Two of the Inselberg males enjoying the morning sun on a rock located on the Kenya/Tanzania border f 10.0, 1/640, ISO 250, -0.67

This time of year often sees a change in guests’ safaris. The primary objective for many is to see a dramatic river crossing. This involves heaps of patience, commitment and luck. And did I mention patience? The result is that you often spend more time just sitting quietly in the car, watching nature’s glorious performance. By sitting still and watching, you often get rewarded with wonderful and unexpected treats. 

Female impalas take turns grooming each other f. 4.0, 1/1600, ISO 400, -0.33
Removing ticks from the hard-to-reach places f. 4.0, 1/1600, ISO 400, -0.33
A touching moment at sunrise between a pair of southern ground hornbills f. 5.6, 1/250, ISO 400, +0.33
The Oloololo Clan den site is incredibly productive with as many as six youngsters f. 4.0, 1/250, ISO 1250, -0.33
A pair of grey-crowned cranes take flight f. 8.0, 1/1600, ISO 500, -0.33
The elephants are enjoying the long grasses before the migration comes and devours it all f. 4.0, 1/2000, ISO 400, -0.33

The real gem of the upcoming weeks for me will be the sound and the energy of the gathering herds. Tens become hundreds, hundreds become thousands, and thousands sound like thunder. Dust will fly, hooves will pound, water will splash and the Mara will reveal yet another layer of its magnificence. 

I also find it important, at this time more than ever, to take notice of all aspects of the reserve. As captivating as the Migration is and as easy as it is to get totally swept away by it, there are so many more moments to enjoy every day.
There is a reason it is billed as one of the greatest reserves on Earth.

What ruffled this black-chested snake eagle's feathers? f. 4.0, 1/1000, ISO 640, -0.33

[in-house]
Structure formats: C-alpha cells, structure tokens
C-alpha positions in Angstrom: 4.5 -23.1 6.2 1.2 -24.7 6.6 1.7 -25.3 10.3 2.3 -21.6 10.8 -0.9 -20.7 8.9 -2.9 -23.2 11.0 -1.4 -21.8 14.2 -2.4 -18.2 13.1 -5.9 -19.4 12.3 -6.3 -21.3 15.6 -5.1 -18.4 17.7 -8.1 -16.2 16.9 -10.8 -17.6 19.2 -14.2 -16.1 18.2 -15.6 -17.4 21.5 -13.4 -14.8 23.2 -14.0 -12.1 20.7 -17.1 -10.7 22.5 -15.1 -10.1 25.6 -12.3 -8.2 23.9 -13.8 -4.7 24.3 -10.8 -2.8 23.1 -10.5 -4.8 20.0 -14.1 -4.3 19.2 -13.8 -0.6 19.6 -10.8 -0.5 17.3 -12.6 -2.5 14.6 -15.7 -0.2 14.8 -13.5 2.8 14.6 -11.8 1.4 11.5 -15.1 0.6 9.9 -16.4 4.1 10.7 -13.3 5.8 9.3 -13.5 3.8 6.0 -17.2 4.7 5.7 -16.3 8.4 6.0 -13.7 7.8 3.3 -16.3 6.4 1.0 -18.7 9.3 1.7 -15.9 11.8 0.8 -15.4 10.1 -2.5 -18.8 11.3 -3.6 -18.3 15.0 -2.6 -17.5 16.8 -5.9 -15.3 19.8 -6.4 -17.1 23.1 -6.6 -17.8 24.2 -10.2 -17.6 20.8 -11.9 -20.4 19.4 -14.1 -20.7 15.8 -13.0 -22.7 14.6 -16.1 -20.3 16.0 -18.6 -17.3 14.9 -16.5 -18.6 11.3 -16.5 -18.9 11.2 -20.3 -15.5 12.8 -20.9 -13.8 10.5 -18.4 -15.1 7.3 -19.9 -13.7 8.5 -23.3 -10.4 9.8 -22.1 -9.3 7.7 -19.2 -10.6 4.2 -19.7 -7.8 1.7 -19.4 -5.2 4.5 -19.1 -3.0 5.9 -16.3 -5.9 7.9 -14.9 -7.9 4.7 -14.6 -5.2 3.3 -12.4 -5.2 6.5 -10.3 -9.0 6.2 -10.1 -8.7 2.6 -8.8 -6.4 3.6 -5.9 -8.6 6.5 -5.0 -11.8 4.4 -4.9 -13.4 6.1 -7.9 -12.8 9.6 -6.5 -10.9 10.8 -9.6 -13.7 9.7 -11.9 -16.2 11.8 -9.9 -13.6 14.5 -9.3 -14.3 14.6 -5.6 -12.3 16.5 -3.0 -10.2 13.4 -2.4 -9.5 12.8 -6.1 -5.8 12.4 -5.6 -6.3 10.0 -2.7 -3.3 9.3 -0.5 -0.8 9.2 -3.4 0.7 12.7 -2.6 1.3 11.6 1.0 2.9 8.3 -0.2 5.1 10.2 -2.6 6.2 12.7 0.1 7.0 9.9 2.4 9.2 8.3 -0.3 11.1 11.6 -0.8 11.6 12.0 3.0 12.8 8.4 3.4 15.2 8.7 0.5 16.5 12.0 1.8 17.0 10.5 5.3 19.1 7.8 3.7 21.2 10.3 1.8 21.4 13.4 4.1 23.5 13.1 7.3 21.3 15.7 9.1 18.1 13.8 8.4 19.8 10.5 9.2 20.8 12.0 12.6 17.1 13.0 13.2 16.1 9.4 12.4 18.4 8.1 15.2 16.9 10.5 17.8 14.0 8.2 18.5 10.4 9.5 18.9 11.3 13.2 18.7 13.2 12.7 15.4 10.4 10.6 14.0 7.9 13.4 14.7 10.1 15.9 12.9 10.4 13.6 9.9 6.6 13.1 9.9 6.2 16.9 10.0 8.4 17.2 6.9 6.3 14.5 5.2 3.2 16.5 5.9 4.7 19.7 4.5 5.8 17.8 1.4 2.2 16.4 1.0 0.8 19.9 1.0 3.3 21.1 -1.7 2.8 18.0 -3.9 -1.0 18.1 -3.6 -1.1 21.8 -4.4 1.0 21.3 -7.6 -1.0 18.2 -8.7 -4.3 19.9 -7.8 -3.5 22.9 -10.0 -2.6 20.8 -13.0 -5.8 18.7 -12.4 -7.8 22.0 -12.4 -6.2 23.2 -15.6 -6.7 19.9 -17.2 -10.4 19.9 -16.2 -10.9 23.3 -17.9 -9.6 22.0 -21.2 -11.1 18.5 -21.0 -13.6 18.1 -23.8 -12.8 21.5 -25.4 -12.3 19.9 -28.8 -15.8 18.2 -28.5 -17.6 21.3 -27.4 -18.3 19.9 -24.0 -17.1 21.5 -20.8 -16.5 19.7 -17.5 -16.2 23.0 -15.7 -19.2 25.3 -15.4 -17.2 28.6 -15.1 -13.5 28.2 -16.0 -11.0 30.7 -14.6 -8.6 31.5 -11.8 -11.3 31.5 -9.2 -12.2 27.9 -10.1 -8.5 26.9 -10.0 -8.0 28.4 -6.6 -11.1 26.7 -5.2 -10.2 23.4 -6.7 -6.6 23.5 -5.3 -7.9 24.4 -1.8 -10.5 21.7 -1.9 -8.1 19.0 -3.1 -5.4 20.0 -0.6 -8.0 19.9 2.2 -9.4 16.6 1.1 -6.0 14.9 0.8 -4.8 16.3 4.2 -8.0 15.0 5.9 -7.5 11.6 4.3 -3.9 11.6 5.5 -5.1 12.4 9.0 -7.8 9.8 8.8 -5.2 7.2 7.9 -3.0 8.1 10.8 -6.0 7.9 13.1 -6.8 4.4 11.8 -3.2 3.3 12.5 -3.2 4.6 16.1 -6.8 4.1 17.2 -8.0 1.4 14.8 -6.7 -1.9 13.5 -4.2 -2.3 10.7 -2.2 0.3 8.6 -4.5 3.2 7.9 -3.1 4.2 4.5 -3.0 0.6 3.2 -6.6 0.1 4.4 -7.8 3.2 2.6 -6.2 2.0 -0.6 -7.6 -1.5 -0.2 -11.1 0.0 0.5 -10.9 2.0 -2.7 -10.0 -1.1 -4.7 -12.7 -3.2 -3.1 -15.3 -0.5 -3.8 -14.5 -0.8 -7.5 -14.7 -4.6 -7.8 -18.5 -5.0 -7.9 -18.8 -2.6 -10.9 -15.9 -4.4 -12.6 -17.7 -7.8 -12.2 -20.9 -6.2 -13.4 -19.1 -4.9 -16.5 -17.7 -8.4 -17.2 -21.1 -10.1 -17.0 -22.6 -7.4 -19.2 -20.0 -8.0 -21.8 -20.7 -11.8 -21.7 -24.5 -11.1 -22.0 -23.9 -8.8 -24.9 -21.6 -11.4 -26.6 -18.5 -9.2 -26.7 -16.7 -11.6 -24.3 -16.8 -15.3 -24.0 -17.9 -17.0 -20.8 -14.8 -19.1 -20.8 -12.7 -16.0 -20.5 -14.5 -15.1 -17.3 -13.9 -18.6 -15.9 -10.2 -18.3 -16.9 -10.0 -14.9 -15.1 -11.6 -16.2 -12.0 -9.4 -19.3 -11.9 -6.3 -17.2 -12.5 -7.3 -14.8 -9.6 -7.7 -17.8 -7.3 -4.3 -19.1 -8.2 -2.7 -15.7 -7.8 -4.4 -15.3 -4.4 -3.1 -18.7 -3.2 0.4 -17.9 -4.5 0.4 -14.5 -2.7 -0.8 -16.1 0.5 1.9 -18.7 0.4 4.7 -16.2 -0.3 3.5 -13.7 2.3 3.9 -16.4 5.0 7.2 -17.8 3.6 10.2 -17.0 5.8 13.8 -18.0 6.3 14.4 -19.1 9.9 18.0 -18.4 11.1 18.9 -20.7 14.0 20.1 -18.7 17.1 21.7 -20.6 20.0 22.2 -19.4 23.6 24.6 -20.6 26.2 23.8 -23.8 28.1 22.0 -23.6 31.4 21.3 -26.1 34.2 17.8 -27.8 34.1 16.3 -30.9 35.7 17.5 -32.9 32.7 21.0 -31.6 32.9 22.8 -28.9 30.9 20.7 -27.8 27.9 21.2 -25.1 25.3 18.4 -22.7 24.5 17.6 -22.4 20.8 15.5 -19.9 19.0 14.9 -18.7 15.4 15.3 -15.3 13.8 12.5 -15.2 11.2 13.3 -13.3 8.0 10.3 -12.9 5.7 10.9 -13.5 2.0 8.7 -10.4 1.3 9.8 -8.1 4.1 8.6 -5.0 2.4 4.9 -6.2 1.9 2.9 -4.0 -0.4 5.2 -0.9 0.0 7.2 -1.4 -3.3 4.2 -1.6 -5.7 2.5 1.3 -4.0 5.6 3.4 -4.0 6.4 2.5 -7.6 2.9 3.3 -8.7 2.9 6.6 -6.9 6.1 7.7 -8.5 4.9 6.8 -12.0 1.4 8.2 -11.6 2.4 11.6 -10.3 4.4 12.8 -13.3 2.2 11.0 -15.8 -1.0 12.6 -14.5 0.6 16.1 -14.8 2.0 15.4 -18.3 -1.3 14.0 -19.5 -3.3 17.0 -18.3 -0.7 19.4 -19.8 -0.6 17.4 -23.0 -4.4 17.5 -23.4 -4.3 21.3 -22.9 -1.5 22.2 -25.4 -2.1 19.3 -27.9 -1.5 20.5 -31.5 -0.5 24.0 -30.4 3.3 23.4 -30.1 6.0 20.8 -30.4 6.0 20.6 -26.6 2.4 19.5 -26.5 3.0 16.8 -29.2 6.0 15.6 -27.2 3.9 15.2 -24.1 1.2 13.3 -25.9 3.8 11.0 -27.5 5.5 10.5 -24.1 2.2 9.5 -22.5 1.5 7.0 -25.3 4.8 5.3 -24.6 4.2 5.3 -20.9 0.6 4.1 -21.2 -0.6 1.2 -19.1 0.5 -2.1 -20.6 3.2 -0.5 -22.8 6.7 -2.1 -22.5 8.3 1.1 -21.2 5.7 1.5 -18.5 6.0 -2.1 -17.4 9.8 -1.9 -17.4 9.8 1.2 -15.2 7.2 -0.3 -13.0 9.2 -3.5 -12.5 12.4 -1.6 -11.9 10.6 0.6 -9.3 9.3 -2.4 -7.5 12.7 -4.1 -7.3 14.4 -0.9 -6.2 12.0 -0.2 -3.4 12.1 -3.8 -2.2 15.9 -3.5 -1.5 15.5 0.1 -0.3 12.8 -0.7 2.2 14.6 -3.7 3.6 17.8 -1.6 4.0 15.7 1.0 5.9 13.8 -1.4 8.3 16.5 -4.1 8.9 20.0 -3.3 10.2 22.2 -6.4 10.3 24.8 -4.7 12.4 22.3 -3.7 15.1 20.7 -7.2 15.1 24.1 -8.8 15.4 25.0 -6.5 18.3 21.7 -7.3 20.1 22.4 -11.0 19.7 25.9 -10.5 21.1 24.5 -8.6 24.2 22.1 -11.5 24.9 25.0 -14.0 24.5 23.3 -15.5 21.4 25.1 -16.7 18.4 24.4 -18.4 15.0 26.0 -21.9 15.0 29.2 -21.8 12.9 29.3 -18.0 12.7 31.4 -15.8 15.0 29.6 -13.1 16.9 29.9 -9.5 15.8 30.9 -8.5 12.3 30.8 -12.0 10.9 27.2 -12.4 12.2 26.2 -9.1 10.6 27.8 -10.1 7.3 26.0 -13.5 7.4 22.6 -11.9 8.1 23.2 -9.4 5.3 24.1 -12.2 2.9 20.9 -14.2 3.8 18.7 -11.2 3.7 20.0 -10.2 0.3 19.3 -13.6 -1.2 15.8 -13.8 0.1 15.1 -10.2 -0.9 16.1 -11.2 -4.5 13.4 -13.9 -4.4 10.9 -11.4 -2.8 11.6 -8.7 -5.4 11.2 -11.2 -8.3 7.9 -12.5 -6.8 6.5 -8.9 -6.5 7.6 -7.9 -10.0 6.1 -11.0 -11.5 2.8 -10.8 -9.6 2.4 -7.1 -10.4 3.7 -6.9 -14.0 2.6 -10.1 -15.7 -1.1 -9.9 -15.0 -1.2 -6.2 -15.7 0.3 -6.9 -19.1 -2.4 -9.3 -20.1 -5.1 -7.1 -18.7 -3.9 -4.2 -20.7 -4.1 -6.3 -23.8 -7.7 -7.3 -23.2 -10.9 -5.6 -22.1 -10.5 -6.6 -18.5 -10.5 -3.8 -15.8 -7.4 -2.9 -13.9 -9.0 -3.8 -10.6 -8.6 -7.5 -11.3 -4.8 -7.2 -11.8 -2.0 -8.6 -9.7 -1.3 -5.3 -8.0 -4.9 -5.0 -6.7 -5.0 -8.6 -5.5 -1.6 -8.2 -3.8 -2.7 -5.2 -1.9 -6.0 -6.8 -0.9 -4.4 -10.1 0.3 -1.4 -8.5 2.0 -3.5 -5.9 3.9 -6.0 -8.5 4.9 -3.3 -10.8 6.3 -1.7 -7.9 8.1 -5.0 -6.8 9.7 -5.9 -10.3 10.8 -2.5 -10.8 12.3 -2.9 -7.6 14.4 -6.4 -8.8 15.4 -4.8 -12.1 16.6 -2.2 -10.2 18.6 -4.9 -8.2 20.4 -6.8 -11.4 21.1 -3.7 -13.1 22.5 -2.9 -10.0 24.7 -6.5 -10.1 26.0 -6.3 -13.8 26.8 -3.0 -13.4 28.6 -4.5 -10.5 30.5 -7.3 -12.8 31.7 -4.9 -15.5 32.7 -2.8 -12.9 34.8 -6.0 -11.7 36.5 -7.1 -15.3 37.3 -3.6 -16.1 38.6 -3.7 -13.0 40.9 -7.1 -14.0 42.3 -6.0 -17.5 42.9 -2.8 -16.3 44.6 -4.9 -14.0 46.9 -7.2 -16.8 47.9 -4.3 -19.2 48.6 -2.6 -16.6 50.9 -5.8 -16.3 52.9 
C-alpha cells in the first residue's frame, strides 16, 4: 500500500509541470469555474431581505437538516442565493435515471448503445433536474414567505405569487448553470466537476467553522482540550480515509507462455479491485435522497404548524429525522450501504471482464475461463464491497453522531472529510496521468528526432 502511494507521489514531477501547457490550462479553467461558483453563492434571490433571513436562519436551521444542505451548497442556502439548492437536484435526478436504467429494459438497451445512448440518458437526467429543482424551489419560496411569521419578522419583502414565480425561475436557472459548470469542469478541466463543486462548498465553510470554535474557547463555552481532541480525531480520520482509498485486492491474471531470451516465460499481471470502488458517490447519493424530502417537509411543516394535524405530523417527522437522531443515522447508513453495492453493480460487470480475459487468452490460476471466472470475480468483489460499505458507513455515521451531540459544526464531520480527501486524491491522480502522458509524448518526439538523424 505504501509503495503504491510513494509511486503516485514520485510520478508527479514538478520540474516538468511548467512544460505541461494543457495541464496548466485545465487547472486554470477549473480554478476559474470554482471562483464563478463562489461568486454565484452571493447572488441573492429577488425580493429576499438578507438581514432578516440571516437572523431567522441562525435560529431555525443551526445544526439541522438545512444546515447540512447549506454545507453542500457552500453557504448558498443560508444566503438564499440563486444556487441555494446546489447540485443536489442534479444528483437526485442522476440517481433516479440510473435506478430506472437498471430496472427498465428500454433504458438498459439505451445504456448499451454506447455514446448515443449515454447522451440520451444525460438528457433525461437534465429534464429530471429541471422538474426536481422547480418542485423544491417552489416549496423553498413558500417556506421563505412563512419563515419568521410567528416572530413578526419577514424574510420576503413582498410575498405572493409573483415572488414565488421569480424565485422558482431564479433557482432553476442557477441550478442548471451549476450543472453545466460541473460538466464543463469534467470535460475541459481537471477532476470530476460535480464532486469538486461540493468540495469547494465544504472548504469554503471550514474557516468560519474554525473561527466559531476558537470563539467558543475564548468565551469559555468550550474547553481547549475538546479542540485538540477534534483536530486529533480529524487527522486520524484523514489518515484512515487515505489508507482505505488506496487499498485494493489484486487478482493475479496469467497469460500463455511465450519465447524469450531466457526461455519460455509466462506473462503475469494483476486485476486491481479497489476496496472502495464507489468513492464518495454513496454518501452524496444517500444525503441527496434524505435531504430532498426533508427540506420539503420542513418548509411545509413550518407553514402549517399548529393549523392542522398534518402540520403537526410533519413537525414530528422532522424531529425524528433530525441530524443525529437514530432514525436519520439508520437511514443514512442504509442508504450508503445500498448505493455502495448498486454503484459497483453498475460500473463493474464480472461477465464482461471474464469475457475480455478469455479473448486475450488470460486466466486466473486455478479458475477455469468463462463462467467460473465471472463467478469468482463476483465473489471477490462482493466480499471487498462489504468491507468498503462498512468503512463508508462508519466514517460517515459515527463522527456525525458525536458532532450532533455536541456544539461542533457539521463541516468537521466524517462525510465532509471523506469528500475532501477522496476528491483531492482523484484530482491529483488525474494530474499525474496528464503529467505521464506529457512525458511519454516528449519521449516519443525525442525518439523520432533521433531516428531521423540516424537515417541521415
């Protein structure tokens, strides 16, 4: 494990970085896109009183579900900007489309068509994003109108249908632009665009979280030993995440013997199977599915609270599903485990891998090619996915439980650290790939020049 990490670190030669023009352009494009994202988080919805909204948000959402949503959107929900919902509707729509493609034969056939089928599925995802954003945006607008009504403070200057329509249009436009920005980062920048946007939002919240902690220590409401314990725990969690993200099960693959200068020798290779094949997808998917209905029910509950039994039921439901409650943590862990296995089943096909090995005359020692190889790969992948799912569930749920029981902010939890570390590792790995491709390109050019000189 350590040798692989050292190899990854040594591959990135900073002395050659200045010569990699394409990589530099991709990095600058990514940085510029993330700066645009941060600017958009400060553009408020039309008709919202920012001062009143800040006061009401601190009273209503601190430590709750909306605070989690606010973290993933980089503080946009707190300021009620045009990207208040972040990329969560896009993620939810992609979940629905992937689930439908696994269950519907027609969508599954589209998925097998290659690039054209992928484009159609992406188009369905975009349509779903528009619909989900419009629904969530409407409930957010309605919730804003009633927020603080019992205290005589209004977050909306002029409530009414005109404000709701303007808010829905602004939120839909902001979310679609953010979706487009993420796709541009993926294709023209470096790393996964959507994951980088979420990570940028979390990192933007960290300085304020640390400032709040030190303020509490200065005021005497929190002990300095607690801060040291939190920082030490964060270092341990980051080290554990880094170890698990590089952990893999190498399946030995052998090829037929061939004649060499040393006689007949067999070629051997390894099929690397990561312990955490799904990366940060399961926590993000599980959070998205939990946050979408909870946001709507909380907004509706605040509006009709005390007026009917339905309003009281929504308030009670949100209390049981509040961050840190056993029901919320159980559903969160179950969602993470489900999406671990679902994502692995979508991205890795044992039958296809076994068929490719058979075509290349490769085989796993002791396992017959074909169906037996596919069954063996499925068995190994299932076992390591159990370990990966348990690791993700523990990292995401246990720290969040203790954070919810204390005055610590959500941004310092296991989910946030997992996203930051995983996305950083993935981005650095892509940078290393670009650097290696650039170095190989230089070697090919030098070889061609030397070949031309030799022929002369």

The ever-beautiful marabou stork... f. 5.0, 1/2000, ISO 400, -0.33
A golden morning moment with a lone giraffe f. 4.0, 1/2000, ISO 320, -0.67
Black, white and gold f. 4.0, 1/2000, ISO 320, -0.67
A quiet family moment f. 4.0, 1/2000, ISO 320, -0.67

This Week Two Years Ago

Two years ago the wildebeest arrived very early. We were exceptionally lucky to witness a handful of massive river crossings. These caught us off guard and left us amazed. In the blog post from two years ago, I tried to record the events which led up to this unusual timing. If you have any interest in the river crossings and understanding them then be sure to have a read.

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Angama Mara , Angama Wildlife , This Week At Angama

About: Adam Bannister

A South African-trained biologist, safari guide, author, filmmaker and photographer, Adam is, above all else, a gifted storyteller. After spending the past 10 years working in some of the world’s most beautiful wild places – the Sabi Sand Game Reserve in South Africa, Rajasthan in India, Brazil’s Pantanal, and the rainforests of Manu National Park in Peru – he is delighted to share his stories of one of the loveliest game reserves of them all, the Maasai Mara.

Browse all articles by Adam Bannister Meet the angama team